Originally published November 6, 2012 at 4:31 p.m., updated November 6, 2012 at 11:34 p.m.
WASHINGTON After a hard-fought battle, Republican Mitt Romney conceded tonight and President Obama has been re-elected.
Andrew Kohut, president of Pew Research Center, said Romney did not benefit as much as expected from voters' unhappiness with the economy.
Election Night 2012
Kohut noted that intangibles have helped Obama: More Americans have favorable opinion of the president than Romney. And about 10 percent more believe Obama is in touch with them than is the Republican challenger.
As expected, the battleground state of Ohio put it over the top in the Electoral College for the president.
Other states brought no surprises: President Obama has won Vermont, Massachusetts, Michigan, New York, Connecticut, Delaware, Washington D.C., Illinois, Maine, Maryland, Minnesota, New Jersey, New Mexico, New York, and Rhode Island.Gov. Romney carried Arizona, Tennessee, Arkansas, Kansas, Louisiana, Nebraska, North Dakota, South Dakota, Texas, Wyoming, Georgia, Indiana, Kentucky, North Carolina, South Carolina, West Virginia, Alabama, Mississippi, Montana, Utah, Missouri and Oklahoma.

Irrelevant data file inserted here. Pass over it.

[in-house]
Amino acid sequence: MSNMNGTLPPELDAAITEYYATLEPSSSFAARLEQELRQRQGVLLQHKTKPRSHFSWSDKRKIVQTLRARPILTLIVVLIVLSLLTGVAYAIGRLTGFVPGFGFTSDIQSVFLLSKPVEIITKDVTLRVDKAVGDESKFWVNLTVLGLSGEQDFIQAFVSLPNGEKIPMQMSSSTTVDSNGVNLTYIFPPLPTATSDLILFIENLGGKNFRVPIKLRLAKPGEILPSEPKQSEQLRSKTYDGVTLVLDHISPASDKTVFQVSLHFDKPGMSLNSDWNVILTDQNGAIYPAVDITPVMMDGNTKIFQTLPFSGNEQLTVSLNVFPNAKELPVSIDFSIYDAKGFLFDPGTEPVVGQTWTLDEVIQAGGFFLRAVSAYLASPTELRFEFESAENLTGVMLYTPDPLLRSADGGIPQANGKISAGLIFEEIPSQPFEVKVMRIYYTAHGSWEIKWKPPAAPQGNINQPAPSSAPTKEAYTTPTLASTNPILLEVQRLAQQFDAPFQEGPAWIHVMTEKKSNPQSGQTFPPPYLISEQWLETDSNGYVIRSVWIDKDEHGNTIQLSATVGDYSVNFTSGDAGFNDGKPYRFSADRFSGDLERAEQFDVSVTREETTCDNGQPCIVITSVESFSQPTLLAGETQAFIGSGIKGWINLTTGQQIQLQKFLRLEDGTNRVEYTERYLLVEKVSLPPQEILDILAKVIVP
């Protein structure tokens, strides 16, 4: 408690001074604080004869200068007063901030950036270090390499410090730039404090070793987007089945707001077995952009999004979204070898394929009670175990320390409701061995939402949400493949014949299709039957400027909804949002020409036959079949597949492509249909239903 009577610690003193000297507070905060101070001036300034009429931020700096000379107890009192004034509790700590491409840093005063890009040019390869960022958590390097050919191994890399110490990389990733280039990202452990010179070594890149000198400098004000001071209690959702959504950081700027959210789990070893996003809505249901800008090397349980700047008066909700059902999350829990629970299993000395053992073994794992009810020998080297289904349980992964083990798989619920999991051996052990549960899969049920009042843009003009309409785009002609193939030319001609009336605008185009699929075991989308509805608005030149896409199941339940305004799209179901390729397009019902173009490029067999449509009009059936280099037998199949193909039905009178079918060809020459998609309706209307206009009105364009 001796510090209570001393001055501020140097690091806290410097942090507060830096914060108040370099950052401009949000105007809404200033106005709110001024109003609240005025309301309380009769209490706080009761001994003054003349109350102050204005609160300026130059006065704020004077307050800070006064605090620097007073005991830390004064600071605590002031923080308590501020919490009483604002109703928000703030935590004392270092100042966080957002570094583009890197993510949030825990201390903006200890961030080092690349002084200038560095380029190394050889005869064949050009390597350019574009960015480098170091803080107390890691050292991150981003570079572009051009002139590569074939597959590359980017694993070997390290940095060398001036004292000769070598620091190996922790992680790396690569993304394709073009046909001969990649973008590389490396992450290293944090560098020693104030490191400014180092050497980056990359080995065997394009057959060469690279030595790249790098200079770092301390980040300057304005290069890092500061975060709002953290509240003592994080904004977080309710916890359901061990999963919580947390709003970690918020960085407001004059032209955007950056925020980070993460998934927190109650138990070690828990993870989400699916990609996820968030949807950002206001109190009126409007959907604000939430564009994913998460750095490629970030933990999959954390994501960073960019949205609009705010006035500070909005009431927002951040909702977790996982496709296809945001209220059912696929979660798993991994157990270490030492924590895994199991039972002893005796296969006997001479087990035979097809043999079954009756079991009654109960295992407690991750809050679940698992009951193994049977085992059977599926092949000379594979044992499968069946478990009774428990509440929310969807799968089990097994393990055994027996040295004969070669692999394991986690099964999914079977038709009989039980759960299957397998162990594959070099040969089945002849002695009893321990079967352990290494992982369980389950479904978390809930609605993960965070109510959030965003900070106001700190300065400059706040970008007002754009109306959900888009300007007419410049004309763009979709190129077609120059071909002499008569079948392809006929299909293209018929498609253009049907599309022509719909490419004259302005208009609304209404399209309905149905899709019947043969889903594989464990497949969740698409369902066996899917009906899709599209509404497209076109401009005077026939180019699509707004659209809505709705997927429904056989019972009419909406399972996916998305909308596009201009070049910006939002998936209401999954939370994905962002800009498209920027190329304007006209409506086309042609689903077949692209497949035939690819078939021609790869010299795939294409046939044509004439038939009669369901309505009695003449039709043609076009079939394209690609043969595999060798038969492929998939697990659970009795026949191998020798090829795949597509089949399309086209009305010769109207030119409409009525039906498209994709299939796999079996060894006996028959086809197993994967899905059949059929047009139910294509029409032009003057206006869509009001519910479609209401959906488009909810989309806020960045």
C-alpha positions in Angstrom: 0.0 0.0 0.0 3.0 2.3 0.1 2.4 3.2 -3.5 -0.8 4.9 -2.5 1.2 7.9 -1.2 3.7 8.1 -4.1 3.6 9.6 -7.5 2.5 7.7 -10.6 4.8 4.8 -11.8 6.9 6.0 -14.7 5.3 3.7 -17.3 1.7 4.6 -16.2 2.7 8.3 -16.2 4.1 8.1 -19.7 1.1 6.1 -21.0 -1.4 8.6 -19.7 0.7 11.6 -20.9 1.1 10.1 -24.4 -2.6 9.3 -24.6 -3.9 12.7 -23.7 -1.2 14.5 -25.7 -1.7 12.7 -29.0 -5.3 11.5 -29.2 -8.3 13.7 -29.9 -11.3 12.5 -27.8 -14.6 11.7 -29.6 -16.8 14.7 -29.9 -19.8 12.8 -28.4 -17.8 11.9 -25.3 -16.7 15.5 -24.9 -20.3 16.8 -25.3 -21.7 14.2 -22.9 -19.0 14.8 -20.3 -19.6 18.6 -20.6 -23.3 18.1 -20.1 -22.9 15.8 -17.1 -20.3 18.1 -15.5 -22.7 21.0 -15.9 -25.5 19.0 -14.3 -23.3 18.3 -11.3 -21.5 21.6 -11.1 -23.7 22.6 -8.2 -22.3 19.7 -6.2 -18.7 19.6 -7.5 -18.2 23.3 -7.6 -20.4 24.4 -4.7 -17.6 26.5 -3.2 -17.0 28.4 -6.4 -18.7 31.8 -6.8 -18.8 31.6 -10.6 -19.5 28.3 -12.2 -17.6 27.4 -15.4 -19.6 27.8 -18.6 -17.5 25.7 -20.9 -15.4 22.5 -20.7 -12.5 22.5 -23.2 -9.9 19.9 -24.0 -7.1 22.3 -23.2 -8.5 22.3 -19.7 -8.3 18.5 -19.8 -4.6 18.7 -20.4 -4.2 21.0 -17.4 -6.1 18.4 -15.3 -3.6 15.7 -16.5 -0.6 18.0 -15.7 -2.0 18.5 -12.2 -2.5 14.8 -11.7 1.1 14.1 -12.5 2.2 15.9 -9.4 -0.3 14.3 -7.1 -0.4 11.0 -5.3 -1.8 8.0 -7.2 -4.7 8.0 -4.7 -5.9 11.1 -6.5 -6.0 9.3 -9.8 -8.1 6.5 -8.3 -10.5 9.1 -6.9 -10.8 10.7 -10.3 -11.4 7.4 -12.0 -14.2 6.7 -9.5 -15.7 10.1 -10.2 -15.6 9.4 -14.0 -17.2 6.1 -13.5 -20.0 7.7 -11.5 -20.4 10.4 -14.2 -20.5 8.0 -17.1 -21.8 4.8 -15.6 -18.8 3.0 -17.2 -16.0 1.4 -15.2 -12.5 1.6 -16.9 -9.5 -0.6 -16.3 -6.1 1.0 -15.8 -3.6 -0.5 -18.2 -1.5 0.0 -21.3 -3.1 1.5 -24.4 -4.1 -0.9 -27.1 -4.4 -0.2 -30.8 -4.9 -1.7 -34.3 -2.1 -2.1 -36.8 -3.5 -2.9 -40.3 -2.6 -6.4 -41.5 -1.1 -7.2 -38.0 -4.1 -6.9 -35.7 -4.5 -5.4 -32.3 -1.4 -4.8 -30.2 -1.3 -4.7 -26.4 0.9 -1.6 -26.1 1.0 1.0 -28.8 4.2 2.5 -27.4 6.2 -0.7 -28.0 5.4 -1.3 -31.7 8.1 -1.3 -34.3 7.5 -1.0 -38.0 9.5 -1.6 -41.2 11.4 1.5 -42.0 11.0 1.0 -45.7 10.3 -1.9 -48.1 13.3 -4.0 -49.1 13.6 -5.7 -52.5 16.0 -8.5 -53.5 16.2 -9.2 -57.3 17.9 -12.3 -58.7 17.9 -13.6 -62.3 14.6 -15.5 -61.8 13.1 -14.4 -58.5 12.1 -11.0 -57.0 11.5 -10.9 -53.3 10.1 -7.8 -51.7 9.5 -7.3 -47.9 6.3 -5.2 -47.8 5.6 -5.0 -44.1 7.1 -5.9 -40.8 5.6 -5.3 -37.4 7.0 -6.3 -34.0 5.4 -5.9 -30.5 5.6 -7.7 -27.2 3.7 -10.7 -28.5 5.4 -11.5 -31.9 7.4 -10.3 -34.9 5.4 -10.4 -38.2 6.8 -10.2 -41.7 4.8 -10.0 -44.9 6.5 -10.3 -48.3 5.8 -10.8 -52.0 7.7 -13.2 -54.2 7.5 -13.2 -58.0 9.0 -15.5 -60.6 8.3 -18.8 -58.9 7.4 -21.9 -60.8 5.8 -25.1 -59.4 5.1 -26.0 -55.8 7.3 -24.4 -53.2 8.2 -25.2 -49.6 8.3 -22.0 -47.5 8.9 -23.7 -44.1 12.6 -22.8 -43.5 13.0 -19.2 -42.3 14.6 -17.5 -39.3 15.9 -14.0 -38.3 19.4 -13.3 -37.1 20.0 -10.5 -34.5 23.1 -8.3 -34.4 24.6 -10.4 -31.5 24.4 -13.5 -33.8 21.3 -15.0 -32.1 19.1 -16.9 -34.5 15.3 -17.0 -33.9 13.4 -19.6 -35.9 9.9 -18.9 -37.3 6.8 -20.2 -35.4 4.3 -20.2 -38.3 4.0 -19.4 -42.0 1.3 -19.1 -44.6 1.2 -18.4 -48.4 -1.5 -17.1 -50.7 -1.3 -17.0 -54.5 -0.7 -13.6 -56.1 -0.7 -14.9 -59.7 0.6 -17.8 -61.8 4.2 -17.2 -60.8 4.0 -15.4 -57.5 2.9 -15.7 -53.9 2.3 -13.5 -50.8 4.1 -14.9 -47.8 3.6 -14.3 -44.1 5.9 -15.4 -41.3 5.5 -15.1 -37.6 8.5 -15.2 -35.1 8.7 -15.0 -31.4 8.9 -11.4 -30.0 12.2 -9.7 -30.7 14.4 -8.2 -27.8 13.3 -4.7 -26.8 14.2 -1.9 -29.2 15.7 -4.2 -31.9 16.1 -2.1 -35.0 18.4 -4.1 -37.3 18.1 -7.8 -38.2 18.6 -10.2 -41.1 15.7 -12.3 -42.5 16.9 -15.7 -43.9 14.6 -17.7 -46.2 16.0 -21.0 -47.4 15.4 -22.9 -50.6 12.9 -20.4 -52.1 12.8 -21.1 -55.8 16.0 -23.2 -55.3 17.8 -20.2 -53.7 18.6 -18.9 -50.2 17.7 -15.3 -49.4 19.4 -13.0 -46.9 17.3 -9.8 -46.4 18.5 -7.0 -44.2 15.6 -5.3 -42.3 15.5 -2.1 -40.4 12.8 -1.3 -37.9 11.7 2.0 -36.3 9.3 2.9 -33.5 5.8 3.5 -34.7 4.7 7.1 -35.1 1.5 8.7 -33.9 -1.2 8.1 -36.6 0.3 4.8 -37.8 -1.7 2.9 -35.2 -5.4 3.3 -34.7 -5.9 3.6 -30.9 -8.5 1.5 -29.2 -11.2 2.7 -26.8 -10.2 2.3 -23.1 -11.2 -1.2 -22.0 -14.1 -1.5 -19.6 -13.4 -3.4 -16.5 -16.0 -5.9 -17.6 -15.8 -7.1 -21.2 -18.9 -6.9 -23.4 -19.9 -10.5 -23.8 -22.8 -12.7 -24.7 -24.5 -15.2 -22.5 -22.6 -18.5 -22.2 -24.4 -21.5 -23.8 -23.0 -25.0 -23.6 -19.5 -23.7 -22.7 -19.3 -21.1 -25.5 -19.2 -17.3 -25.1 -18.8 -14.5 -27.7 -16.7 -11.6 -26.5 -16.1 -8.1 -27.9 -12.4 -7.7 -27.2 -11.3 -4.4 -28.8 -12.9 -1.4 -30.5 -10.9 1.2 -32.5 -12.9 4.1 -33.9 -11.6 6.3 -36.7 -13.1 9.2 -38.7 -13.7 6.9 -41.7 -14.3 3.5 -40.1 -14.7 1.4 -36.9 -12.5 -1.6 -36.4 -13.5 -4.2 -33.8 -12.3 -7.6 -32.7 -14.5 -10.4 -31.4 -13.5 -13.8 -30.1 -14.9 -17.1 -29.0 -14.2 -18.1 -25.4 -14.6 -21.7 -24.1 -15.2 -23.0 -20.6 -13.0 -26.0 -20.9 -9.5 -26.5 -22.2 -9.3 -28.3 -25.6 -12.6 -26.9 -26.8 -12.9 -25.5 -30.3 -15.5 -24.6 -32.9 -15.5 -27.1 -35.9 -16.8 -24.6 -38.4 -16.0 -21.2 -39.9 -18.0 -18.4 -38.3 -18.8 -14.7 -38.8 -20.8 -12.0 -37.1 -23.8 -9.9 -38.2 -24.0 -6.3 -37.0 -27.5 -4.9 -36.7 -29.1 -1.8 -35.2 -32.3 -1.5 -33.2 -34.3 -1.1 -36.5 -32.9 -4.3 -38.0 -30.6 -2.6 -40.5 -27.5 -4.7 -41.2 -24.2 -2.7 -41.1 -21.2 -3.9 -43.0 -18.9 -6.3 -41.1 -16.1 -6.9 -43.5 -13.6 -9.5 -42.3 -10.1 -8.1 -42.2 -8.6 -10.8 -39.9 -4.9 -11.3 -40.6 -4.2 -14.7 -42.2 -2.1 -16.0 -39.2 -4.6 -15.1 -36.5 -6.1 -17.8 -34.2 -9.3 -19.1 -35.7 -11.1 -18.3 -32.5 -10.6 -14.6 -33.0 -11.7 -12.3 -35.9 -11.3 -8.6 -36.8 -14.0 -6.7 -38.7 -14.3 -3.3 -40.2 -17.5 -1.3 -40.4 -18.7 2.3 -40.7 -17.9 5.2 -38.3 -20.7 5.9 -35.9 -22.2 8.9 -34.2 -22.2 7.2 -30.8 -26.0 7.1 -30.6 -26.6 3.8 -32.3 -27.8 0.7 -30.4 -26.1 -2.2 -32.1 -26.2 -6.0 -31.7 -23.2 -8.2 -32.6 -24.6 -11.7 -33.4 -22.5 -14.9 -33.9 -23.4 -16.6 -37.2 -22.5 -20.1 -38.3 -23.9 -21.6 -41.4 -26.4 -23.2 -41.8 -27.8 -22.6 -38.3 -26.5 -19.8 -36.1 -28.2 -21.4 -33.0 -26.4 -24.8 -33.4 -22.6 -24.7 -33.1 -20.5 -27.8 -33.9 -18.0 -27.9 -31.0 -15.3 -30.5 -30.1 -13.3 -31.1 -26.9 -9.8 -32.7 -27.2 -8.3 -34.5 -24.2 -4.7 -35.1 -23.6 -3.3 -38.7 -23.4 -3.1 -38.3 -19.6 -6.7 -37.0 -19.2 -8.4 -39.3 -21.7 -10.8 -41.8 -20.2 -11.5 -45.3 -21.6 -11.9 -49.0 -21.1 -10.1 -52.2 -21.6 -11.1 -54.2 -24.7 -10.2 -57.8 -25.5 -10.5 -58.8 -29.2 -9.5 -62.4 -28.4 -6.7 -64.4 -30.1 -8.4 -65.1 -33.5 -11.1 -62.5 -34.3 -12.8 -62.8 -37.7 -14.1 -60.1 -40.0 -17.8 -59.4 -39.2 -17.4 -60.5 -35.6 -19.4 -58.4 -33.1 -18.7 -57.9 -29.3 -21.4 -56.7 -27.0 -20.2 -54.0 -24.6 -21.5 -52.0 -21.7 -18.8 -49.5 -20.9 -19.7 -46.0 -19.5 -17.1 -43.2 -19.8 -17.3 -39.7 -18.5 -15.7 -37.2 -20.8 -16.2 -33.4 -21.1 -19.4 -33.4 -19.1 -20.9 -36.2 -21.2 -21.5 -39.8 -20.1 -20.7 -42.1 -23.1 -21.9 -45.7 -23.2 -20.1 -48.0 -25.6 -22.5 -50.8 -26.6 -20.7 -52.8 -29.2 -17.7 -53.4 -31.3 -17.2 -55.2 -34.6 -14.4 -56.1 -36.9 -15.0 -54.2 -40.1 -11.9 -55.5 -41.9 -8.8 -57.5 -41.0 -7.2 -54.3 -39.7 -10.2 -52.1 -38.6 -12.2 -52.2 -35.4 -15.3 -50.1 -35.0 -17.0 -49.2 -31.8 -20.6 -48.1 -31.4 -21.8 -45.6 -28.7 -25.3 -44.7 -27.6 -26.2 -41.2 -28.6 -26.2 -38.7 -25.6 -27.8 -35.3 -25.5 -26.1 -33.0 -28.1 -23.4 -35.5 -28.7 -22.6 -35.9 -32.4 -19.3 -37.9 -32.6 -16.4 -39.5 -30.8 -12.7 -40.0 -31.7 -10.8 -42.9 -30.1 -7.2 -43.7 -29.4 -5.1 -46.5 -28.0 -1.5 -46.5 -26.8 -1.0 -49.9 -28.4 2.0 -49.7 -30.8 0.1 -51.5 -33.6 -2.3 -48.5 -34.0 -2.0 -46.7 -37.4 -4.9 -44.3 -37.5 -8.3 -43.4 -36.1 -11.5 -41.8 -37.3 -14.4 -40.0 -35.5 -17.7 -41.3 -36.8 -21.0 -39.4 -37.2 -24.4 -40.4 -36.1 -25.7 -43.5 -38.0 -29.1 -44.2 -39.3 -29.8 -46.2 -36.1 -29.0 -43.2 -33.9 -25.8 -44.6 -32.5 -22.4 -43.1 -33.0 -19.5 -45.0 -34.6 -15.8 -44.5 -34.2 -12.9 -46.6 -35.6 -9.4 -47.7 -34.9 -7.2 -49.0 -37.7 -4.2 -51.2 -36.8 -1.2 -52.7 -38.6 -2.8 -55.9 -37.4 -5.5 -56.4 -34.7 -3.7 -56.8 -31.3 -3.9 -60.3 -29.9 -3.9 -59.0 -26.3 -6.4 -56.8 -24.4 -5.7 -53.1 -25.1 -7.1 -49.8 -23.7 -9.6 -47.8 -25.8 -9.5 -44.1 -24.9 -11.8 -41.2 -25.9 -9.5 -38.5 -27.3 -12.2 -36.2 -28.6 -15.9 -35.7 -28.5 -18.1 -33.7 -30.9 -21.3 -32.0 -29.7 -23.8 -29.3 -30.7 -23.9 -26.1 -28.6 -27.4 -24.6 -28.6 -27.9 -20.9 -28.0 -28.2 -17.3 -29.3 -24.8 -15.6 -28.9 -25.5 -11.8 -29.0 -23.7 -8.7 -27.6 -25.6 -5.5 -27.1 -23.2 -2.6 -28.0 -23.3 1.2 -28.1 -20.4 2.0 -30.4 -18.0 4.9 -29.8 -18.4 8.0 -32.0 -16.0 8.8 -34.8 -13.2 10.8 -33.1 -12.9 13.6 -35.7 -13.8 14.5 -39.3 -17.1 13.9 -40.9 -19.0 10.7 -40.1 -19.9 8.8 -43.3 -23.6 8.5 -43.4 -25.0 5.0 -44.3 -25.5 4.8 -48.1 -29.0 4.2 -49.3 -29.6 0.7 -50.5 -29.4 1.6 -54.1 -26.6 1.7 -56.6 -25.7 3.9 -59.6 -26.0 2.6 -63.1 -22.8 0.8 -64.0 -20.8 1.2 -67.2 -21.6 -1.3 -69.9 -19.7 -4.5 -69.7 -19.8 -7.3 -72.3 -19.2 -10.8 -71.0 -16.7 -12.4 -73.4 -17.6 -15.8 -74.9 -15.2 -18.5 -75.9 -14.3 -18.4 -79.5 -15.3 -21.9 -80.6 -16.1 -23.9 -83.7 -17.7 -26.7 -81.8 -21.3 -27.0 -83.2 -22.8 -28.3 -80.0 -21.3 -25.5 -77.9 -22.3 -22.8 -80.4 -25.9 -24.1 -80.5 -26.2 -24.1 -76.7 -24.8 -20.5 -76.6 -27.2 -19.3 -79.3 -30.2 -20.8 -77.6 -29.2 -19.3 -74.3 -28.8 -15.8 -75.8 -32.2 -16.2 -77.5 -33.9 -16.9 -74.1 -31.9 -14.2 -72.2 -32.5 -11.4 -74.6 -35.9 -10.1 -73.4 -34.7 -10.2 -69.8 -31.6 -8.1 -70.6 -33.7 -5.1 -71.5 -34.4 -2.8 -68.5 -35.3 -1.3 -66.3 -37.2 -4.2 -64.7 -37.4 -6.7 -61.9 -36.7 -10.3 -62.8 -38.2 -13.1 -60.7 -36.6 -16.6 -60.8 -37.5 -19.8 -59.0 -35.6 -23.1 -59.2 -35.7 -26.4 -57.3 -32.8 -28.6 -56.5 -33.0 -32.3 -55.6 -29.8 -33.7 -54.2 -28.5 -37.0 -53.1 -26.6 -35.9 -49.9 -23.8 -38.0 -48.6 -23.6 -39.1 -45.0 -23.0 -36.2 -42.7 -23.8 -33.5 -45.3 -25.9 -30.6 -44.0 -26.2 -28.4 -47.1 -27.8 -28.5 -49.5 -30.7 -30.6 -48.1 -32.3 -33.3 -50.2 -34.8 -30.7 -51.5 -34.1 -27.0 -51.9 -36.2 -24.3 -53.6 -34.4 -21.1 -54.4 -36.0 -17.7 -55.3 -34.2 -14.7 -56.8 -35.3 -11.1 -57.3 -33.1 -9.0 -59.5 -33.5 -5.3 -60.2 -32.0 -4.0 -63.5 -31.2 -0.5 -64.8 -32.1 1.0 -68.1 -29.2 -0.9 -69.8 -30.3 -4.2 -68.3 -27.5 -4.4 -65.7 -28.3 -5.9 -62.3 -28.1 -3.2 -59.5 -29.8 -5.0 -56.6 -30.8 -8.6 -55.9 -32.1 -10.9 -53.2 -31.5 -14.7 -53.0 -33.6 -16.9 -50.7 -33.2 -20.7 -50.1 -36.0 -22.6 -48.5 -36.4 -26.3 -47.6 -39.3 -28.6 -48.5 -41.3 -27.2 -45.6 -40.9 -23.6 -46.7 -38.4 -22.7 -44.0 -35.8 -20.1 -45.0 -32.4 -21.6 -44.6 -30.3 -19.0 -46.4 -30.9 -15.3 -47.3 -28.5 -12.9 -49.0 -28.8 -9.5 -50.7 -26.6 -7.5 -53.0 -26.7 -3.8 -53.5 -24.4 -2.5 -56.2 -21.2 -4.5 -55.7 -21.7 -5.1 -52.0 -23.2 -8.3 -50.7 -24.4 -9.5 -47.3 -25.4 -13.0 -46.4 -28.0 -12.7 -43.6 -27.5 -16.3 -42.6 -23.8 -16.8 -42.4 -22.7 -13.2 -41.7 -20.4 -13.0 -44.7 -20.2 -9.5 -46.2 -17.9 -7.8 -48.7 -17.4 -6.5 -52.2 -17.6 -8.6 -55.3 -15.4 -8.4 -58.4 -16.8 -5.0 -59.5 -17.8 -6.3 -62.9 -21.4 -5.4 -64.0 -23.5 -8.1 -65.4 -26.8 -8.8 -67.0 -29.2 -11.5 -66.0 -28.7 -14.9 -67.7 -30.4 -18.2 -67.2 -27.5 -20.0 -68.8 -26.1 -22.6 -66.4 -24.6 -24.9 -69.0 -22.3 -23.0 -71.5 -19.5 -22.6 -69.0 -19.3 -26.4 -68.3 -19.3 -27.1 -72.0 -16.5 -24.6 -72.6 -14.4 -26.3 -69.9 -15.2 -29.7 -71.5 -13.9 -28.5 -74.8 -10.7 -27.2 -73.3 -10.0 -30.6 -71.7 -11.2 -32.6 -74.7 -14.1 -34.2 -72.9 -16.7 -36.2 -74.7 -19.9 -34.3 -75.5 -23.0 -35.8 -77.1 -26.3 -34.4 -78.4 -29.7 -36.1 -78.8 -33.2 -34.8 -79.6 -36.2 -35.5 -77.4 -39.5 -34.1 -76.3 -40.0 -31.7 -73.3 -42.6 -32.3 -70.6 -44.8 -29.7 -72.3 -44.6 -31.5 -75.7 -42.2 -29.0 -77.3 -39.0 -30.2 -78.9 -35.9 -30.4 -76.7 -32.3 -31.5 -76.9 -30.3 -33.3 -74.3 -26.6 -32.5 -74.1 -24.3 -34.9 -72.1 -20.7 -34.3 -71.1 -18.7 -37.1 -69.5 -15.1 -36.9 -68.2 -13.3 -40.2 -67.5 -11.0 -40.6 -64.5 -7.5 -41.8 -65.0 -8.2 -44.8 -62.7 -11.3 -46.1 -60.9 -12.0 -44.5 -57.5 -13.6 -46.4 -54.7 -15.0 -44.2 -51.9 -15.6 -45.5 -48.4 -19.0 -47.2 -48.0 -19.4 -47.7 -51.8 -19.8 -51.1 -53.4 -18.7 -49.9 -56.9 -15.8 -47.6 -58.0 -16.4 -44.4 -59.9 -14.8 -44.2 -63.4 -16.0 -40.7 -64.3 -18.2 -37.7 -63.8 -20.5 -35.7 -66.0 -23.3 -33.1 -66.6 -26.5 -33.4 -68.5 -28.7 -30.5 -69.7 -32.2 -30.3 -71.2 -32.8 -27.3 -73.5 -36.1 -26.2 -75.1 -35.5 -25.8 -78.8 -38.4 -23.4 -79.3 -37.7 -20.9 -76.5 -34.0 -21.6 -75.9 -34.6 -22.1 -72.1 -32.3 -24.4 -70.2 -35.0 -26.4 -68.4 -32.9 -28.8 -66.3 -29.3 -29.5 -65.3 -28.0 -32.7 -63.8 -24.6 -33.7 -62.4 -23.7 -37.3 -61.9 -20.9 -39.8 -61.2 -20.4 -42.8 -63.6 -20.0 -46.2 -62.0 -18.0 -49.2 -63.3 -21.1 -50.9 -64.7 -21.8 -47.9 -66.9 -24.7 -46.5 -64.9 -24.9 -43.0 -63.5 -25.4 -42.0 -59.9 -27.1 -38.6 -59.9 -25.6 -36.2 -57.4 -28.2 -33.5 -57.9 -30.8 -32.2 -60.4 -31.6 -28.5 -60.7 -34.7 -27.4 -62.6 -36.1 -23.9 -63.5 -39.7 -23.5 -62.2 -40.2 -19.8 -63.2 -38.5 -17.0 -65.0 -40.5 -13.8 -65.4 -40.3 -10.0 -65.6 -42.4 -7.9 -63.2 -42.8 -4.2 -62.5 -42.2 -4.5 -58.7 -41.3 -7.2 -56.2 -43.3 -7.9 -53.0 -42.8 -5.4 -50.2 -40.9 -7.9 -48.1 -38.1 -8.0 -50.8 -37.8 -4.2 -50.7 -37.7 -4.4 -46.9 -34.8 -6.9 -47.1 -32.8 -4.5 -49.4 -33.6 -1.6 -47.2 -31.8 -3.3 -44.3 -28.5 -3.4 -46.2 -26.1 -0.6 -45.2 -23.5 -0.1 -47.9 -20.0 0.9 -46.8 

Nationwide, Kohut says, "the most startling thing for the Obama campaign is the loss of support among young people 18-29 years old." Their support has fallen by 6 percent, he says. The reason? Jobs.
Ups And Downs
If the presidential race has people on pins and needles, it wasn't that way six months ago. Democrats said they were disappointed with Obama's performance, smarting from the desultory economy, and frustrated that he seemed to have forgotten the poor in favor of the middle class. Republicans, too, were tepid about their candidate. In fact, until springtime, evangelicals, who make up a large part of the Republican base, flirted with a number of candidates whose chief characteristic seemed to be that they were not Mitt Romney.